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Former refugee, turned veteran, repays gift he received as a child

bicycle World War II (CapturedSomewhereInTime/Flickr)

A veteran who came to America as a refugee donated two bicycles Friday to local children, through the Salvation of Enid. The donation brought full circle a gift Richard Voss received as a boy, shortly after coming to Bison with his sister, Cecilia, in the wake of World War II.

Refugees

Voss said he and Cecilia were born in Chicago, but in 1938 their mother and stepfather — who was from Germany — moved them to live near Rosenheim, Germany. Soon after, the Second World War broke out, and for the next six years, Voss said, “The world was at war and I was taught that America was one of my enemies.”

After his mother was killed in an Allied bombing raid in 1943, Voss and Cecilia, then 11 and 9 years old, were left in the care of their stepfather and his family.

But there was little food or work available in Germany during or after the war, and by 1946, their stepfather decided it was best to send the children back to America.

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Without explanation, Voss said their stepfather took them to the American embassy, and handed them off to a Marine guard — someone Voss still considered an enemy.

“I thought, ‘No, it can’t be true,’” Voss said. “He shook our hands, said goodbye and left. This was quite a shock to me.”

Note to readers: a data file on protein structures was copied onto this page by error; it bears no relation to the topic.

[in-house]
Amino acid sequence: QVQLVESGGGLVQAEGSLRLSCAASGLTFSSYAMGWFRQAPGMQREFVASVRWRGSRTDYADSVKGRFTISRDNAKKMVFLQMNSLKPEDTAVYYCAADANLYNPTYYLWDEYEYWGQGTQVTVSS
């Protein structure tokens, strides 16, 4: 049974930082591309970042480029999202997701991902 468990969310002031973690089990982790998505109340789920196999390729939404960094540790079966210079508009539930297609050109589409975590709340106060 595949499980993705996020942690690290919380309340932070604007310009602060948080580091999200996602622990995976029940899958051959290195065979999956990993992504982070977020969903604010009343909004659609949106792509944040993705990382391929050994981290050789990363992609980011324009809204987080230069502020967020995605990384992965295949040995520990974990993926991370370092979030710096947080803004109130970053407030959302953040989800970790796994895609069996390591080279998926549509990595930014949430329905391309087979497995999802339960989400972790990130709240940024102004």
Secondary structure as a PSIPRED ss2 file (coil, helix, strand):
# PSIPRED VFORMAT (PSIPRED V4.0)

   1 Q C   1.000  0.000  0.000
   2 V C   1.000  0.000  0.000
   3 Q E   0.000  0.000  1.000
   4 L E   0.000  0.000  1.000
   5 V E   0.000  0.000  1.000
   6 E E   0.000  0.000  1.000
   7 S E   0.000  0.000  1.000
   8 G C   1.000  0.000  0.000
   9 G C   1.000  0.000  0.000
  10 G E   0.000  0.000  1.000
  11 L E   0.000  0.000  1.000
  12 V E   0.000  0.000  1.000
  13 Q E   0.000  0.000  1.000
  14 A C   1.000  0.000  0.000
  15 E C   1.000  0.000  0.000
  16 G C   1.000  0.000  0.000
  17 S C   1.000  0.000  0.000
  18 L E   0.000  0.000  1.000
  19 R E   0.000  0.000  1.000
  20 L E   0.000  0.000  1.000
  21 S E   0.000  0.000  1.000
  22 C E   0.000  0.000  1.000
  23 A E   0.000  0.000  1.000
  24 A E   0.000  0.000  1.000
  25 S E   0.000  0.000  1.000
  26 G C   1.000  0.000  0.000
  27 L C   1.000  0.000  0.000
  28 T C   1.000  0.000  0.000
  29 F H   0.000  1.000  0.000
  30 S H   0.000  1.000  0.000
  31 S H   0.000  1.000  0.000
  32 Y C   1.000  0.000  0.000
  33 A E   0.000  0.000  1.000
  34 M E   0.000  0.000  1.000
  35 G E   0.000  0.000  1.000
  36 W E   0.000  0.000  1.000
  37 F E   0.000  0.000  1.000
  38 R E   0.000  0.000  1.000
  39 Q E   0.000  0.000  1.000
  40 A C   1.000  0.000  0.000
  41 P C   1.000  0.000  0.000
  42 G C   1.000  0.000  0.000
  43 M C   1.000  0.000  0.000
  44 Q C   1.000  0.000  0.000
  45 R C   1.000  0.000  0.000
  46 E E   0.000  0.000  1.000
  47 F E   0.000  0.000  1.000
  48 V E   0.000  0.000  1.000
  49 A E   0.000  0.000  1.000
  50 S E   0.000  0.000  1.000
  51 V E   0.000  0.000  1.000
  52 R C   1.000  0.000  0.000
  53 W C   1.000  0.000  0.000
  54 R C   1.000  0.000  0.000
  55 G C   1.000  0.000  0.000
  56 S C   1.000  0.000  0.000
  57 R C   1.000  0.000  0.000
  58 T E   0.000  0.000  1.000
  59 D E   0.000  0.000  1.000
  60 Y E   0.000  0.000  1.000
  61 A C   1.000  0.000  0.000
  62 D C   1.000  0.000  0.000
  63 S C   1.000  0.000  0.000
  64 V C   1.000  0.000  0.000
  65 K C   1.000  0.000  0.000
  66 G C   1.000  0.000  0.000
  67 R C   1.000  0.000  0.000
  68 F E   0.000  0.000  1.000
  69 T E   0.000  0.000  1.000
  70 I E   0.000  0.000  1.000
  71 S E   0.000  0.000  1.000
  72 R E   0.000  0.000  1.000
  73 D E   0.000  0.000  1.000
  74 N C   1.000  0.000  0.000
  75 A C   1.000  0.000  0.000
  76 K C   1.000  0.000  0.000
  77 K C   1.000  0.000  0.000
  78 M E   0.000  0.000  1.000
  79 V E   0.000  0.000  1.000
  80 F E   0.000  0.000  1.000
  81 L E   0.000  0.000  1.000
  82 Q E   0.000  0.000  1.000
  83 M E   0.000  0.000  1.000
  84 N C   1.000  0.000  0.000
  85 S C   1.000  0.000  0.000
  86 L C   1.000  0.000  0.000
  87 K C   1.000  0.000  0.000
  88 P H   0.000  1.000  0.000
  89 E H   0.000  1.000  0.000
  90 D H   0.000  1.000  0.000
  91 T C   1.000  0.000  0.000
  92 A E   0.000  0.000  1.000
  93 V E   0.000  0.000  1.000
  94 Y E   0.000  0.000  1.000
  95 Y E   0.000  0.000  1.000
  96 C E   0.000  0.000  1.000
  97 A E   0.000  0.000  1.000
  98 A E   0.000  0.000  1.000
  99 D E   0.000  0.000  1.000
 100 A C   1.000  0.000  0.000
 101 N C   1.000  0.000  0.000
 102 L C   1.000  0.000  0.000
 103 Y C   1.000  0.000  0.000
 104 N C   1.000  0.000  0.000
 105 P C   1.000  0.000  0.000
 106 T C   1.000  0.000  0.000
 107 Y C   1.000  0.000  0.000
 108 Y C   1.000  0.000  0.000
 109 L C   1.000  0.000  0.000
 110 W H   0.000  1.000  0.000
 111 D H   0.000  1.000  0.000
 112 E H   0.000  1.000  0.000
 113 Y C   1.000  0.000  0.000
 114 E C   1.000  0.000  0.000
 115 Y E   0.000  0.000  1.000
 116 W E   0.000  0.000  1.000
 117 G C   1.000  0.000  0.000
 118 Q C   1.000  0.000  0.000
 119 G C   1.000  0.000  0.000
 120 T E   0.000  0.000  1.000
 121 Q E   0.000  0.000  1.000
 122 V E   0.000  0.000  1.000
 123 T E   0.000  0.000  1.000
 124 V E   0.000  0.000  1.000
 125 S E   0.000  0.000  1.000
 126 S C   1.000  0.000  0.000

He and Cecilia were shipped to a refugee camp in Bremerhaven, Germany. It was there Voss said he first heard of the concentration camps.

“We were deloused and then we watched a film about a concentration camp, showing the brutality and evil committed by the Nazis,” he said. “Some people watching the film became sick. I wondered if this was American propaganda. It was the first time I had to face the possibility that all that I was taught was not true.”

After several months of waiting in the refugee camp, Voss and his sister were selected to be shipped to America aboard the SS Ernie Pyle, a former Liberty ship that had been used to transport American troops to the war.

A new home

It took almost two weeks to make the transit to New York City, where the two children arrived in January 1947. They were then put on a train bound for Oklahoma City.

Voss said they never were told where they were going or who would meet them.

“I told my sister, ‘I don’t know where we are going or who we will be living with,’” Voss said. “I said I didn’t care as long we didn’t have to live with nuns.”

Voss had no way of knowing it was the Catholic Church that had arranged travel and living arrangements for him and Cecilia.

“As the train slowly pulled into the station, I stuck my head out of the door and looked out and there stood three nuns,” Voss said with a a laugh. “I told my sister what I saw and we both said, ‘Oh no.’”

The children had arrived in Oklahoma City. Voss said they were quickly relieved to find the nuns were friendly, and they were driven to live with them at the parish of St. Michael in Bison.

Voss said his new home was comfortable, and he was glad to be settled. But he and Cecilia still didn’t feel at home.

That changed several days later when the nuns and a priest he remembers only as Father Kerns drove them to St. Joseph Catholic School in Enid.

Voss and Cecilia were led into the school and onto a stage, where they stood between the front and rear curtains.

“All was quiet. Suddenly the front curtains started to open, I was a little startled and moved backwards against rear curtains and bumped into a hard object that felt like handlebars,” Voss said. “A flashing thought went through my mind: ‘Is this a bicycle and could this be for me?’ What a crazy thought. I erased it immediately.”

Looking into the audience, he and Cecilia were surprised to see a crowd of smiling children and nuns.

“I was surprised and did not know what to do,” Voss said. “Suddenly, the rear curtains started to open, and the children all stood up and started clapping.”